Fynd.me is taking a new approach to e-commerce shopping for women.
The web site has arranged its search experience to align with the way women shop. “We want you to find what you’re looking for by searching visually,” said site cofounder Charese Embree.
For example, when a woman wants a specific dress, she might search for a summer, cotton maxidress. “We decided to start with the dress,” Embree said. “Women always need a dress.” She said that at this time they are not keeping a strict price range.
Women would normally go to individual retail outlets online like Bloomingdale’s or Macy’s separately and search each site. Time consuming and laborious. Another option is to go to a big online retailer like Amazon, but then the searches usually result in a variety of items and many of them look nothing like what the customer is searching.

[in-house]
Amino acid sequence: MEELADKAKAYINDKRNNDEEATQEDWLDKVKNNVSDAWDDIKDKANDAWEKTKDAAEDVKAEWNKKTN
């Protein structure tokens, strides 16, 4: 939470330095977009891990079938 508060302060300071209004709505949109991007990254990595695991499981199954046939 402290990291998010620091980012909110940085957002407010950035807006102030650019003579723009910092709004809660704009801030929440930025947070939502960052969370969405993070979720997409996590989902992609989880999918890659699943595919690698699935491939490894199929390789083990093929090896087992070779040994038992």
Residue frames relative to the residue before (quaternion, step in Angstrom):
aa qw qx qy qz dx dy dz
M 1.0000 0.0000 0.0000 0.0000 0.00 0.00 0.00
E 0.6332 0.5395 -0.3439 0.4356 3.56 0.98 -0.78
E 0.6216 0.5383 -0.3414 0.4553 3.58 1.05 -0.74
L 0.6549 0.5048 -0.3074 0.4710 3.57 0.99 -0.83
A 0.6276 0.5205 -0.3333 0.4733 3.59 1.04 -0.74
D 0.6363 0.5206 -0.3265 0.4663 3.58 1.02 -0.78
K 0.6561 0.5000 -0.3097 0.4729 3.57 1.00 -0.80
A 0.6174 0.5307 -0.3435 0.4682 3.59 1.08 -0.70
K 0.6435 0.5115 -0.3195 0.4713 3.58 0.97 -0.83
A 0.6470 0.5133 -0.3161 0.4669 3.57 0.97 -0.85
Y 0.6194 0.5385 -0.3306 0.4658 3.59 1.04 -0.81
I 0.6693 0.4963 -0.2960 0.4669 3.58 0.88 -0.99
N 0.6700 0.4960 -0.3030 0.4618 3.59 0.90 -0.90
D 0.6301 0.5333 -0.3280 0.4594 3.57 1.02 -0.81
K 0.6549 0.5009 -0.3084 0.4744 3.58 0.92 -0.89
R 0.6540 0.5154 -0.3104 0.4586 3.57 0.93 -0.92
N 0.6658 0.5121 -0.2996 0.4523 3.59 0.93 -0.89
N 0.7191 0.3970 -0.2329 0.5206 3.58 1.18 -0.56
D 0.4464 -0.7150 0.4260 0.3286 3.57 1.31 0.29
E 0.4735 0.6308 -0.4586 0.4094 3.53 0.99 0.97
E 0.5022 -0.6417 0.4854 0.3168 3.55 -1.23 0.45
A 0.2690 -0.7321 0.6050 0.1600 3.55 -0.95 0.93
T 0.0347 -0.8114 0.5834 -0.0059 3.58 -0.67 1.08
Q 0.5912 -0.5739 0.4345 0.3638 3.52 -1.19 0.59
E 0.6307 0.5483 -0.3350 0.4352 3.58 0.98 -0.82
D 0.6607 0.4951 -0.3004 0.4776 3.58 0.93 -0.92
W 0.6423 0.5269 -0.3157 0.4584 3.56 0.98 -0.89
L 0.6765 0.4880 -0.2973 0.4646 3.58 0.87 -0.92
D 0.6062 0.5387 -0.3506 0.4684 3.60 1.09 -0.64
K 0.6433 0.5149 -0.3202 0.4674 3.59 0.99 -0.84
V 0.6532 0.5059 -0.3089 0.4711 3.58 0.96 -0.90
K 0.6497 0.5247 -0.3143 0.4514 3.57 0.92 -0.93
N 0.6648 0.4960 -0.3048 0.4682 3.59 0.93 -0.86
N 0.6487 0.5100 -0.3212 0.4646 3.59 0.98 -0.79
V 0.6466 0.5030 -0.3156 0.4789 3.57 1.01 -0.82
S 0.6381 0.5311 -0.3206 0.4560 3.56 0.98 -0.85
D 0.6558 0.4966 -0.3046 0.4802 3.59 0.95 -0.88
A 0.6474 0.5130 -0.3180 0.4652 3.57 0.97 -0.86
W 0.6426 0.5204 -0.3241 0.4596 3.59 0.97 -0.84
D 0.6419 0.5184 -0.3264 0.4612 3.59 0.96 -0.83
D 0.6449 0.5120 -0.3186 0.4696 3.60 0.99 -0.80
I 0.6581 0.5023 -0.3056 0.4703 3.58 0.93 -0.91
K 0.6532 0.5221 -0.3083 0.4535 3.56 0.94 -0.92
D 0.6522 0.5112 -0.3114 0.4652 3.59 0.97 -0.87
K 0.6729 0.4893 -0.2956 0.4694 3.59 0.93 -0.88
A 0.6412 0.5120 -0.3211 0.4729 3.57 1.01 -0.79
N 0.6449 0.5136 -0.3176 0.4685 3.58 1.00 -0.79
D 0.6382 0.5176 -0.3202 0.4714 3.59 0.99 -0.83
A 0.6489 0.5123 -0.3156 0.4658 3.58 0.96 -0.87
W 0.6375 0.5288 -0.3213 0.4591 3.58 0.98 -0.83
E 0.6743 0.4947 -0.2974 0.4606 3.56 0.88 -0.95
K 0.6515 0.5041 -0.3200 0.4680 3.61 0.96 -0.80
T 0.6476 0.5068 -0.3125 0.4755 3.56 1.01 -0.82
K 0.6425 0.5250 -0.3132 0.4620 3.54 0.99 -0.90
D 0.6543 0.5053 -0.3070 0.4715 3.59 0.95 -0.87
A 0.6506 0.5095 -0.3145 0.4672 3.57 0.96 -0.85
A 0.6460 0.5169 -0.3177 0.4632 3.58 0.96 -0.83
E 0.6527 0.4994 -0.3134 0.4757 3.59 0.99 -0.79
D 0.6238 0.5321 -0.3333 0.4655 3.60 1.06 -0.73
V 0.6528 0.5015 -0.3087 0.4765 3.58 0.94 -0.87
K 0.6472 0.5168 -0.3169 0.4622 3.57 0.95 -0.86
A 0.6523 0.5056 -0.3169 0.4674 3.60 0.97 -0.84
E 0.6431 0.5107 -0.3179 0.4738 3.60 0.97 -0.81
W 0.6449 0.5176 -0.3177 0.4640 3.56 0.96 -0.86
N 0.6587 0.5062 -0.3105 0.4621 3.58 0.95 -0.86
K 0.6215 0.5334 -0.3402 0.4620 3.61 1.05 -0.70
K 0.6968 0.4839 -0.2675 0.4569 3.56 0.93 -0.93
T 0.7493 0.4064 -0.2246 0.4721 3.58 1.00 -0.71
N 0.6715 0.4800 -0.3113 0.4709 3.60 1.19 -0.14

Fynd.me shows the customer a selection of dresses in big images, which she can then “heart” the styles she likes, which then narrows the search field. When the customer chooses to buy an item, they are bumped over to the retailer that has the inventory. The Fynd.me software allows the company to track purchases including the money spent and the items. Fynd.me also plans to be data miners as they capture these sales statistics.
The curated dress site is already affiliated with Nordstrom and Bloomingdale’s. More department stores are expected to sign on in the near future.
One-time roommates Embree and Adam Juhasz started the company in December. Embree had been expressing her frustrations with how the Internet was hurting the physical retail business. Rather than give up on retail, the two joined forces and decided to make online shopping for them instead of against them.
It launched in May and Fynd.me is already working on its Series A funding. Their next goal is to create more clothing selections beyond dresses and expand into categories like men and kids.
“We had one vision, becoming your best personal shopper, curating the best online fashion stores into one place,” Embree said.